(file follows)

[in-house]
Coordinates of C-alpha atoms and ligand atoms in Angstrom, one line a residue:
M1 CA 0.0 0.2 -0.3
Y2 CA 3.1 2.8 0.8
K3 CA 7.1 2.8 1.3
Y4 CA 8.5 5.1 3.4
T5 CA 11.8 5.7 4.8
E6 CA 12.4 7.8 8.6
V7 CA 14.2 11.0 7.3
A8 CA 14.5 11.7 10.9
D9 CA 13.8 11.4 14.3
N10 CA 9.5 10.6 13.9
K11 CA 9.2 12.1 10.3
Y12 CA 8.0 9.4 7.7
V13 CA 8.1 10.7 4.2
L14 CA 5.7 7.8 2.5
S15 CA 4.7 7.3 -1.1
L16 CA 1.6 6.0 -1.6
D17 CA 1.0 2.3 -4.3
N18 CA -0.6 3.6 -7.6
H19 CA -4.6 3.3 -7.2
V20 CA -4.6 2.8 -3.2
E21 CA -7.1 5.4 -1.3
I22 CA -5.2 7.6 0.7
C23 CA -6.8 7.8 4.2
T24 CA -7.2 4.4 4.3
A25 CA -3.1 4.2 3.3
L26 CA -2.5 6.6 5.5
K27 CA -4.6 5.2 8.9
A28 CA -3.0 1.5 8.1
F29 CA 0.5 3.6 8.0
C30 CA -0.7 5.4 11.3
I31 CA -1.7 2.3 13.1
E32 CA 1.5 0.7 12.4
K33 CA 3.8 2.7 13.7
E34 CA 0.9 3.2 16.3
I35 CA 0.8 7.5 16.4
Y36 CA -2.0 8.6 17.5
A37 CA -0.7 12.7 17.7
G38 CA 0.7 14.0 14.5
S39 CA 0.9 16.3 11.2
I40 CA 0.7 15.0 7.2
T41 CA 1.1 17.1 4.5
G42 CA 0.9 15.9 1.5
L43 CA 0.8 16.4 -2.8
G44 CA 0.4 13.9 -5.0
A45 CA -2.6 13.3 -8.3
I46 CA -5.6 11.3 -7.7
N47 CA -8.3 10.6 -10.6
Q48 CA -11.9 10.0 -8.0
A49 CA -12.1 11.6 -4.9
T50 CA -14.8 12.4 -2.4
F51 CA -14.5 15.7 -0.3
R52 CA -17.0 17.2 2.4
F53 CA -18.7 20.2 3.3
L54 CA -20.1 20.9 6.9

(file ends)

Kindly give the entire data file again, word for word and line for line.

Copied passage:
[in-house]
Coordinates of C-alpha atoms and ligand atoms in Angstrom, one line a residue:
M1 CA 0.0 0.2 -0.3
Y2 CA 3.1 2.8 0.8
K3 CA 7.1 2.8 1.3
Y4 CA 8.5 5.1 3.4
T5 CA 11.8 5.7 4.8
E6 CA 12.4 7.8 8.6
V7 CA 14.2 11.0 7.3
A8 CA 14.5 11.7 10.9
D9 CA 13.8 11.4 14.3
N10 CA 9.5 10.6 13.9
K11 CA 9.2 12.1 10.3
Y12 CA 8.0 9.4 7.7
V13 CA 8.1 10.7 4.2
L14 CA 5.7 7.8 2.5
S15 CA 4.7 7.3 -1.1
L16 CA 1.6 6.0 -1.6
D17 CA 1.0 2.3 -4.3
N18 CA -0.6 3.6 -7.6
H19 CA -4.6 3.3 -7.2
V20 CA -4.6 2.8 -3.2
E21 CA -7.1 5.4 -1.3
I22 CA -5.2 7.6 0.7
C23 CA -6.8 7.8 4.2
T24 CA -7.2 4.4 4.3
A25 CA -3.1 4.2 3.3
L26 CA -2.5 6.6 5.5
K27 CA -4.6 5.2 8.9
A28 CA -3.0 1.5 8.1
F29 CA 0.5 3.6 8.0
C30 CA -0.7 5.4 11.3
I31 CA -1.7 2.3 13.1
E32 CA 1.5 0.7 12.4
K33 CA 3.8 2.7 13.7
E34 CA 0.9 3.2 16.3
I35 CA 0.8 7.5 16.4
Y36 CA -2.0 8.6 17.5
A37 CA -0.7 12.7 17.7
G38 CA 0.7 14.0 14.5
S39 CA 0.9 16.3 11.2
I40 CA 0.7 15.0 7.2
T41 CA 1.1 17.1 4.5
G42 CA 0.9 15.9 1.5
L43 CA 0.8 16.4 -2.8
G44 CA 0.4 13.9 -5.0
A45 CA -2.6 13.3 -8.3
I46 CA -5.6 11.3 -7.7
N47 CA -8.3 10.6 -10.6
Q48 CA -11.9 10.0 -8.0
A49 CA -12.1 11.6 -4.9
T50 CA -14.8 12.4 -2.4
F51 CA -14.5 15.7 -0.3
R52 CA -17.0 17.2 2.4
F53 CA -18.7 20.2 3.3
L54 CA -20.1 20.9 6.9